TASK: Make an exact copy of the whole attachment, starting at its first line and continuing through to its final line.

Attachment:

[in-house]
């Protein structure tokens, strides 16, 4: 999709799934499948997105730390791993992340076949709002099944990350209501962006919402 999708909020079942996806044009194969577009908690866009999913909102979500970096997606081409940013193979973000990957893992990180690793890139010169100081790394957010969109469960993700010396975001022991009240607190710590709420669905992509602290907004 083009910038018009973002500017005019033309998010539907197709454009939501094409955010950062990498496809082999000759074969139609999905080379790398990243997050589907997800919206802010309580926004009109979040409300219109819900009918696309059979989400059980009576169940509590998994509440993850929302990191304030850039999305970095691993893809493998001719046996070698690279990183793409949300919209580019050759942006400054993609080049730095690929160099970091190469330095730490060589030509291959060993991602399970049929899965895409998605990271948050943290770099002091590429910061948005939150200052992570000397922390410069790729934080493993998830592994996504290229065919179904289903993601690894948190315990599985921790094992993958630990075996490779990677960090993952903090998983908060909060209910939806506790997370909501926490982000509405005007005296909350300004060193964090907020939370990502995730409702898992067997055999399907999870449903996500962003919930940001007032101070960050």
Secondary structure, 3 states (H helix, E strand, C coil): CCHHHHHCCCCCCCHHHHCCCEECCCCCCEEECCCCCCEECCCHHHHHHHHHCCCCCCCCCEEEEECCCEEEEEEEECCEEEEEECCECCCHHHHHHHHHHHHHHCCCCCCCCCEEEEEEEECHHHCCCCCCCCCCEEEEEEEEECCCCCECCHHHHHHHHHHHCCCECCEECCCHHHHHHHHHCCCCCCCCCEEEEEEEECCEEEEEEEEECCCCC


[in-house]
């Protein structure tokens, strides 16, 4: 999709799934499948997105730390791993992340076949709002099944990350209501962006919402 999708909020079942996806044009194969577009908690866009999913909102979500970096997606081409940013193979973000990957893992990180690793890139010169100081790394957010969109469960993700010396975001022991009240607190710590709420669905992509602290907004 083009910038018009973002500017005019033309998010539907197709454009939501094409955010950062990498496809082999000759074969139609999905080379790398990243997050589907997800919206802010309580926004009109979040409300219109819900009918696309059979989400059980009576169940509590998994509440993850929302990191304030850039999305970095691993893809493998001719046996070698690279990183793409949300919209580019050759942006400054993609080049730095690929160099970091190469330095730490060589030509291959060993991602399970049929899965895409998605990271948050943290770099002091590429910061948005939150200052992570000397922390410069790729934080493993998830592994996504290229065919179904289903993601690894948190315990599985921790094992993958630990075996490779990677960090993952903090998983908060909060209910939806506790997370909501926490982000509405005007005296909350300004060193964090907020939370990502995730409702898992067997055999399907999870449903996500962003919930940001007032101070960050």
Secondary structure, 3 states (H helix, E strand, C coil): CCHHHHHCCCCCCCHHHHCCCEECCCCCCEEECCCCCCEECCCHHHHHHHHHCCCCCCCCCEEEEECCCEEEEEEEECCEEEEEECCECCCHHHHHHHHHHHHHHCCCCCCCCCEEEEEEEECHHHCCCCCCCCCCEEEEEEEEECCCCCECCHHHHHHHHHHHCCCECCEECCCHHHHHHHHHCCCCCCCCCEEEEEEEECCEEEEEEEEECCCCC